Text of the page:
The Daily Digest – 3/14/11

This week I have several cases to report on the intersection memory, the brain and law. At least several times a week I have been inundated with cases in which criminal defendants raise claims about either their own memory, the memory of a witness or victim to a crime. The majority of these claims seem to fail, but this will be an interesting issue for future exploration. If you are interested in the intersection of Law & Memory, please join us for a conference on Law & Memory at Stanford Law School on April 1, 2011.

The case today is a new one for the blog — a defendant unsuccessfully raising an ineffective assistance of counsel claim because his trial counsel failed to investigate his diminished memory. The defendant now claims his diminished memory undermined the credibility of his incriminating statements made to police officers.

Brain Damage, Memory, Statements to Police
Gray v. Warden of Sussex I State Prison, 2011 WL 744961 (Va. 2011)
Petitioner was convicted by jury trial of four counts of capital murder and sentenced to two death sentences and life imprisonment for the remaining convictions. The Virginia Supreme Court affirmed Petitioner’s convictions and upheld his death sentence. Petitioner filed a writ of habeas corpus that was granted in part and denied in part. Petitioner claims, inter alia, that he was denied effective assistance of counsel because counsel failed to investigate the physiological effects “PCP” use had on petitioner’s memory. Petitioner contends that such information would have shown that the drug affects brain cells and would have called into question the statements petitioner gave to the police. The Court held that this portion of claim satisfies neither the “performance” nor the “prejudice” prong of the two-part test enunciated in Strickland because the record indicated he knew what he was doing when he spoke to the police so trial counsel was not deficient. Petitioner also claims his trial counsel failed to protect petitioner’s rights to be free from double jeopardy because he was tried and punished for separate counts of capital murder even though the crimes arose from the same criminal act and “one punishment is for a crime which is a lesser included offense of the other.” The Court held that claim satisfies the “performance” and the “prejudice” prongs of Strickland and that there was a reasonable probability that, but for counsel’s failure to raise this issue at trial, Petitioner would only have been sentenced on one of the two indictments. Therefore, petitioner is granted a writ of habeas corpus as to his life sentences and these convictions were remanded so that one of the underlying convictions could be vacated.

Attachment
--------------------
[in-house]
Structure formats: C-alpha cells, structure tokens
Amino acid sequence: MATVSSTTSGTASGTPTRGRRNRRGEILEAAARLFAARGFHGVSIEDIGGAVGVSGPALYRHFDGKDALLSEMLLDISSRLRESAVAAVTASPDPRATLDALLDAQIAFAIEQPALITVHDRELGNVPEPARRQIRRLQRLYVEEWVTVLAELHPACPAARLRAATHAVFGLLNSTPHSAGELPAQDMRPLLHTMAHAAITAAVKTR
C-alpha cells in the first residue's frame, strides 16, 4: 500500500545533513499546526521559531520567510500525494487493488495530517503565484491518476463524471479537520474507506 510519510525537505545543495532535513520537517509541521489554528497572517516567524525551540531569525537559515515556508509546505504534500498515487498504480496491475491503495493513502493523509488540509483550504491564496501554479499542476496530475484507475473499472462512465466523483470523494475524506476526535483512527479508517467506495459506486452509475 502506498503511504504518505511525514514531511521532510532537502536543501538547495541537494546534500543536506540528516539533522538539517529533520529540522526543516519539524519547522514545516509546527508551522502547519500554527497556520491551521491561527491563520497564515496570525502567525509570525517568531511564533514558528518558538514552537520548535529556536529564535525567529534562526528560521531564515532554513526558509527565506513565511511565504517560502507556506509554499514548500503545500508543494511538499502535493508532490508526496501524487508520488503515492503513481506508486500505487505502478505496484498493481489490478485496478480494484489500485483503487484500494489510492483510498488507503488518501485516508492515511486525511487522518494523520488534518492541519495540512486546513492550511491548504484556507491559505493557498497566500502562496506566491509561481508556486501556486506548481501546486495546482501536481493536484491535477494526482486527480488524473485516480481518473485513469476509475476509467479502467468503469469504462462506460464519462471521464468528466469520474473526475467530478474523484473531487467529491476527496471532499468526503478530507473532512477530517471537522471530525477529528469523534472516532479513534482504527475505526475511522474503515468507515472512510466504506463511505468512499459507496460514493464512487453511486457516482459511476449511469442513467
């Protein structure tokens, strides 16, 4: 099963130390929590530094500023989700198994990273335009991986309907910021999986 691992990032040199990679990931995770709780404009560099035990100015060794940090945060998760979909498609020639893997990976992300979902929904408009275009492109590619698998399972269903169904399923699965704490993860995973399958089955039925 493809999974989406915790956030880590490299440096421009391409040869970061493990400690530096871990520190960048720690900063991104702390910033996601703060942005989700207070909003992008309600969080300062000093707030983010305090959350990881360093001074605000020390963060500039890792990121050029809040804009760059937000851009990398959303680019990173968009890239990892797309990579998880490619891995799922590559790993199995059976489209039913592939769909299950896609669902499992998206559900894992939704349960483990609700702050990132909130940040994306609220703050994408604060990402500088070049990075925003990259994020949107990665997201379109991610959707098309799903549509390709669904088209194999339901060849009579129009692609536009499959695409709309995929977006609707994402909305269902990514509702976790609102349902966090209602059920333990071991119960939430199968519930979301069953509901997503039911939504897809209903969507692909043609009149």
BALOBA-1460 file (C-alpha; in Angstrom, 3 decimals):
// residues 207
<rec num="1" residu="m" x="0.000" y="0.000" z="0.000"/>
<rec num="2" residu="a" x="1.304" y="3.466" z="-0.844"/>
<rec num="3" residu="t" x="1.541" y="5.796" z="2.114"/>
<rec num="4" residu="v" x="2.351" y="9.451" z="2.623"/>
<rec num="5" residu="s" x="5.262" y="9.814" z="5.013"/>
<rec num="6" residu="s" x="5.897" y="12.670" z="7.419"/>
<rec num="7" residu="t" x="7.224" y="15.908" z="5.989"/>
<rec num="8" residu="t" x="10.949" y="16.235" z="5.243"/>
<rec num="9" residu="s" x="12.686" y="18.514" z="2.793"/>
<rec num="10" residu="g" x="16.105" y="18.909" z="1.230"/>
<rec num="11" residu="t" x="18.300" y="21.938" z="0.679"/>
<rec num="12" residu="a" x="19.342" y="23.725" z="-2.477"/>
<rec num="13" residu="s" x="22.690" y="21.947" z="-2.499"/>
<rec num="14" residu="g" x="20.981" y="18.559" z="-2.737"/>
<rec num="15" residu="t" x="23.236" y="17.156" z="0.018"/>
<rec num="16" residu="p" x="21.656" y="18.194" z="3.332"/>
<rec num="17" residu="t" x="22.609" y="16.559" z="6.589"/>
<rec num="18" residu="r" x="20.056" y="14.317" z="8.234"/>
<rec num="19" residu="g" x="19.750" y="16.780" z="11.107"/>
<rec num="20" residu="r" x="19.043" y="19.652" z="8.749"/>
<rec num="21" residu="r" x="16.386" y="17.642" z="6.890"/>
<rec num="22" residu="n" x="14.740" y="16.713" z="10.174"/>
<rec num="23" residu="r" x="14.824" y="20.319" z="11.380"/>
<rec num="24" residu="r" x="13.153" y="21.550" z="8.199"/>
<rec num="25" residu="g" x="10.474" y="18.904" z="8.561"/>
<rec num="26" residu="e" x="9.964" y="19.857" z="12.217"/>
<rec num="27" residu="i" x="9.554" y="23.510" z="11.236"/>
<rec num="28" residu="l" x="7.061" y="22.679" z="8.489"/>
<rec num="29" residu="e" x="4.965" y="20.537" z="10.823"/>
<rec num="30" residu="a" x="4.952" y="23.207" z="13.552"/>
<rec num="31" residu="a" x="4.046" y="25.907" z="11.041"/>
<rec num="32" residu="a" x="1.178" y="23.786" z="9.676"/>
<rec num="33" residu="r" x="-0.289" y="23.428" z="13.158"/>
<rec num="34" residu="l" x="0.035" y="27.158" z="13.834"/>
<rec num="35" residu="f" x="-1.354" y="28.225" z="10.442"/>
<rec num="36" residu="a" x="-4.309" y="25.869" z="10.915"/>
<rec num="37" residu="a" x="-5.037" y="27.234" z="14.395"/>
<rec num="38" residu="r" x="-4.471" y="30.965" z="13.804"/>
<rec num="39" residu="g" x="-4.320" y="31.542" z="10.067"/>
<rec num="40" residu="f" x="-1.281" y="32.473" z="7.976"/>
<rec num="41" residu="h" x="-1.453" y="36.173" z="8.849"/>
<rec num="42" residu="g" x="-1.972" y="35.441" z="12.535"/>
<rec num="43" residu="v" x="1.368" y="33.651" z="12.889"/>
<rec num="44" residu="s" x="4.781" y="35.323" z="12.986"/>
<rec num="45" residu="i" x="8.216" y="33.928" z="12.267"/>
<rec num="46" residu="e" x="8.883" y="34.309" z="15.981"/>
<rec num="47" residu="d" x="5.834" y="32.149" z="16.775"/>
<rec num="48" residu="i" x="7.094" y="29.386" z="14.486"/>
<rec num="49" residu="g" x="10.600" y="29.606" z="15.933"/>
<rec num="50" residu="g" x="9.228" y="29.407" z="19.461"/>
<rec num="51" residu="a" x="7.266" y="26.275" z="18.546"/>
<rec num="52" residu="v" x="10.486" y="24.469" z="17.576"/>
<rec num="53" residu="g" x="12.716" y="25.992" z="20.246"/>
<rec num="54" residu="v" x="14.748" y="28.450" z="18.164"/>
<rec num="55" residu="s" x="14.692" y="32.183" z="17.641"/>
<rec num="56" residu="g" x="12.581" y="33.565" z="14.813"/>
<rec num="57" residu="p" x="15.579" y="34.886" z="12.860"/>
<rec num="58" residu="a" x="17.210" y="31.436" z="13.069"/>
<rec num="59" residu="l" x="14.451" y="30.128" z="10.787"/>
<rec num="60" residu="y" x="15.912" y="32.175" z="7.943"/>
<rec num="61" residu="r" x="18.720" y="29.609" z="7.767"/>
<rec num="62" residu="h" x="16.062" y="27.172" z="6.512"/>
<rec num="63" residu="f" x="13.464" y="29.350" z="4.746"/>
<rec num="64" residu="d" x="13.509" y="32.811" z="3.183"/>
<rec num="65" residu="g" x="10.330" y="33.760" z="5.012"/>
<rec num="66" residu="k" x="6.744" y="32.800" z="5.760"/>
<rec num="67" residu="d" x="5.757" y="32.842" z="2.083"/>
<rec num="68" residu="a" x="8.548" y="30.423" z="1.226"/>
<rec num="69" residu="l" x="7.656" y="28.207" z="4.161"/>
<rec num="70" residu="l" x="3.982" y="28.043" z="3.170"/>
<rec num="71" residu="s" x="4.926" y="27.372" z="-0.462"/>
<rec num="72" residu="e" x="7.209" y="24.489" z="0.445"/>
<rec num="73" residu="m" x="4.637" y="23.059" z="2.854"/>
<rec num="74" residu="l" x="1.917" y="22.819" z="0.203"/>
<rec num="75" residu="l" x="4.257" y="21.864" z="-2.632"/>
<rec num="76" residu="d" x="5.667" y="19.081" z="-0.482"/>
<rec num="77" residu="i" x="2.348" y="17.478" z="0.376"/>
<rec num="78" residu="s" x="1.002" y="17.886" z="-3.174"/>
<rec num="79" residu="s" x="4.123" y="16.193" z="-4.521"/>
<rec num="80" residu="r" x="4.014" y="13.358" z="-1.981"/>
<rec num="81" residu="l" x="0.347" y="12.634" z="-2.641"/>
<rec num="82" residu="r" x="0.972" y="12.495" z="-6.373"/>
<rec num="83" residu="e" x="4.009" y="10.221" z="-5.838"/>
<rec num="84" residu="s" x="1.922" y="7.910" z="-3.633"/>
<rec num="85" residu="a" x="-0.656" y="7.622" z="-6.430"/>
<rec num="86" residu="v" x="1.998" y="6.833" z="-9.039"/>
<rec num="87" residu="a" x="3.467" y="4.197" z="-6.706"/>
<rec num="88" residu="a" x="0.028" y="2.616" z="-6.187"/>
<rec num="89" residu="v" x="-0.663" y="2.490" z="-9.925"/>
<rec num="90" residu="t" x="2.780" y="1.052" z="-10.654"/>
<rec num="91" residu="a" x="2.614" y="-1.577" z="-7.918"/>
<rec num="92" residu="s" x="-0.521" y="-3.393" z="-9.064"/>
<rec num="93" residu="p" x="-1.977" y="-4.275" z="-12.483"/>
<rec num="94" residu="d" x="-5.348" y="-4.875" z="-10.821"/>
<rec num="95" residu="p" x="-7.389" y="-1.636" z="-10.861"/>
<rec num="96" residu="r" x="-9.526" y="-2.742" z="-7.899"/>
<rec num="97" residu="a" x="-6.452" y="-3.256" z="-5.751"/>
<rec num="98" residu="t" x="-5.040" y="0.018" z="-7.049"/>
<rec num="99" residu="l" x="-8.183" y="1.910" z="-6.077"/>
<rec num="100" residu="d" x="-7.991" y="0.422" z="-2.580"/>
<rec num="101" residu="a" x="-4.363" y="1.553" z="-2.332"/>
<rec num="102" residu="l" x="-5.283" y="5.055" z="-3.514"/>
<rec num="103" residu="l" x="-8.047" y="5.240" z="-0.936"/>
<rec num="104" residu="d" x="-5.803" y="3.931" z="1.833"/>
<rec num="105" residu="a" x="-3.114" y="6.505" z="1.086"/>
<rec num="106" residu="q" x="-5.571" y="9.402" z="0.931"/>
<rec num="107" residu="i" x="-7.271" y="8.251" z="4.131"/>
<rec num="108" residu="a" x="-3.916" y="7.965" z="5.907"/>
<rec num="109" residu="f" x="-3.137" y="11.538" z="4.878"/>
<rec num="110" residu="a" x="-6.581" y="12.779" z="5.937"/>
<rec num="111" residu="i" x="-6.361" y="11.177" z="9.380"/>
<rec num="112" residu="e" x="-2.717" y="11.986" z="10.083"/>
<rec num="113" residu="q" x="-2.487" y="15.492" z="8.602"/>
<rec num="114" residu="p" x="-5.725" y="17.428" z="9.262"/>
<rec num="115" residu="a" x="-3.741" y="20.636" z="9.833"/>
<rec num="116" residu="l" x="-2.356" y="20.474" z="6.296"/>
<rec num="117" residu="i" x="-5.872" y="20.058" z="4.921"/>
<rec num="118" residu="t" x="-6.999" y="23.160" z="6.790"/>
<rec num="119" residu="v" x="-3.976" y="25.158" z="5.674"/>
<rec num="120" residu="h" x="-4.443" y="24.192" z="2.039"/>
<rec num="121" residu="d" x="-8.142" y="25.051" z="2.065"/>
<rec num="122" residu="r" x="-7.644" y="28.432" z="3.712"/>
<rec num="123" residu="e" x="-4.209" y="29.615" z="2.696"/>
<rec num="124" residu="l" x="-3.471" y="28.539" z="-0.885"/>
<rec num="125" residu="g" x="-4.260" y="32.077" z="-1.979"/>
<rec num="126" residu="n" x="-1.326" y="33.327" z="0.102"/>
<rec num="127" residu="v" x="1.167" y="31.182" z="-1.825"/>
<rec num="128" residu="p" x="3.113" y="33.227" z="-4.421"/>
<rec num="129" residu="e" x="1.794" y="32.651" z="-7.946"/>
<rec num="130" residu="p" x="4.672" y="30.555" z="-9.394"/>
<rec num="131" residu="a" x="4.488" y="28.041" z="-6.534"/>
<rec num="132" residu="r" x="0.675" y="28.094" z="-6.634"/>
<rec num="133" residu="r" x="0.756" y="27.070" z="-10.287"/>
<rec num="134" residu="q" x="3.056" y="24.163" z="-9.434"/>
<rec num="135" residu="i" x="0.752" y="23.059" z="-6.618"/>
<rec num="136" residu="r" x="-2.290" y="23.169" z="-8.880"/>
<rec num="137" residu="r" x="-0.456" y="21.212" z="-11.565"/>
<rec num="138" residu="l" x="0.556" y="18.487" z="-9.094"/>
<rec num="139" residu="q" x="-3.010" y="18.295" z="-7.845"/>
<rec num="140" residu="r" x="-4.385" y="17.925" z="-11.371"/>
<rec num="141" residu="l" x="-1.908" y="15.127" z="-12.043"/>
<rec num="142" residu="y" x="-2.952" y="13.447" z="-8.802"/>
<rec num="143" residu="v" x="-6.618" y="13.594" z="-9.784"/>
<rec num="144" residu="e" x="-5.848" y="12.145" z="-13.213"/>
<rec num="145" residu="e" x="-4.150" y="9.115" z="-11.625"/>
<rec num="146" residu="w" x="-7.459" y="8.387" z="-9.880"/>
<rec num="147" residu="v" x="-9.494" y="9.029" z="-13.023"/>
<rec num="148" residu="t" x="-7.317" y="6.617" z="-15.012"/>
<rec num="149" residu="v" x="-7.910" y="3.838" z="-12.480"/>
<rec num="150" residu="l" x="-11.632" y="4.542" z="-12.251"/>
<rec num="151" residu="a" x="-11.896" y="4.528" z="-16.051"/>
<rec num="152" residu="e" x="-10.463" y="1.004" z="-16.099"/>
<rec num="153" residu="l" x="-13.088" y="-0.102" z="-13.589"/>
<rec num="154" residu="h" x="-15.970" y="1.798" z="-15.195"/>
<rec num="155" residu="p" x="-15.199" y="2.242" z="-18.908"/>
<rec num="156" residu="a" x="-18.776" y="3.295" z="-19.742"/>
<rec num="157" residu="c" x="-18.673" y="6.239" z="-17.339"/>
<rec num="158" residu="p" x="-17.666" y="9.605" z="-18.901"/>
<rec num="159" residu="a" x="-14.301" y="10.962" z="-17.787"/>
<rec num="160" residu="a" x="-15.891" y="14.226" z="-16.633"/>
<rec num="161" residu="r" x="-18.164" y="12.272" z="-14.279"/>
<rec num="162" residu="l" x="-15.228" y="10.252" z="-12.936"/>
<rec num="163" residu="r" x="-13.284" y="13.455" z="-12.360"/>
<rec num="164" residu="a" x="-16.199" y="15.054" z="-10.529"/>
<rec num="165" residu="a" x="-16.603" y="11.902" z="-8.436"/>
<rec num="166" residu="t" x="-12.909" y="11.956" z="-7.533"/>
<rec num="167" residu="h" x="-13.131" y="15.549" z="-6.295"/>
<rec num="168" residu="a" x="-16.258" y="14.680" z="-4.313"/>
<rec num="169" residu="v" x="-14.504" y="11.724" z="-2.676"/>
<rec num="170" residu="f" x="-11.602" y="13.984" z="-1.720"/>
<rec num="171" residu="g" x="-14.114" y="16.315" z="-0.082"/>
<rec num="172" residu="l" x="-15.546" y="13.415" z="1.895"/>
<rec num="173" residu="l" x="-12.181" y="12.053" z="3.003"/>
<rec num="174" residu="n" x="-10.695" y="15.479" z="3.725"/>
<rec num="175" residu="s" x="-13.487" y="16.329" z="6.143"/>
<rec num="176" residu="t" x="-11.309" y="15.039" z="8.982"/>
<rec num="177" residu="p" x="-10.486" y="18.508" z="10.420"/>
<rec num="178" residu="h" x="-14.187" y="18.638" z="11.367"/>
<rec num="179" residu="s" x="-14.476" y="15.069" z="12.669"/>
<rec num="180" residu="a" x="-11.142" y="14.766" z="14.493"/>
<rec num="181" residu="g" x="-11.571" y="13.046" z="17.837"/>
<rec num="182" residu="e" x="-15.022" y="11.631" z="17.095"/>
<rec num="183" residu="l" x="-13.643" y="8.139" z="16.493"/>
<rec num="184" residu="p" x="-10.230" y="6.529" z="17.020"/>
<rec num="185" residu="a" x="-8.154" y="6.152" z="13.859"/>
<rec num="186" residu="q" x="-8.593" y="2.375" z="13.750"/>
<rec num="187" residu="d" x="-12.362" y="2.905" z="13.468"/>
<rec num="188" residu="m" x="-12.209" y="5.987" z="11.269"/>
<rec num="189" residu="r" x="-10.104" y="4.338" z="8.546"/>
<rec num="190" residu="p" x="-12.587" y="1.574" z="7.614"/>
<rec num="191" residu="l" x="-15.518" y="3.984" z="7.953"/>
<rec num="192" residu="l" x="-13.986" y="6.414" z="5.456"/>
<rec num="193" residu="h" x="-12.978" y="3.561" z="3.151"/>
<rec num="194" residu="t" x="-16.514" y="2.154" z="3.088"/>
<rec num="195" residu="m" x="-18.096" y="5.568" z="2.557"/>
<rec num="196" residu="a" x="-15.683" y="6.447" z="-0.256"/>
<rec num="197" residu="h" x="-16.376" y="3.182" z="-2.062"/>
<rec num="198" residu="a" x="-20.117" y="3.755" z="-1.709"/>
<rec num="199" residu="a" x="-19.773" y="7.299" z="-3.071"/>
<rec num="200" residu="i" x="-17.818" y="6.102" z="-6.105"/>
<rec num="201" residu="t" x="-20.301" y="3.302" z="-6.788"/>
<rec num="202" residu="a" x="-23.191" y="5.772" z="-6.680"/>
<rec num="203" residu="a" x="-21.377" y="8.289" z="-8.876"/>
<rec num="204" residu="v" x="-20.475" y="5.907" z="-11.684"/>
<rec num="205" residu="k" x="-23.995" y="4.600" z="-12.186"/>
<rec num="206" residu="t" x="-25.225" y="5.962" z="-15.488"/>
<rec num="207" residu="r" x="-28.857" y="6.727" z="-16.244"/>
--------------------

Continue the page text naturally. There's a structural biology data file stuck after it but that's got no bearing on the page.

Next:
About Nita A. Farahany

Professor of Law and Philosophy, Professor of Genome Sciences and Policy
This entry was posted in Criminal, Neuroscience and tagged . Bookmark the permalink.

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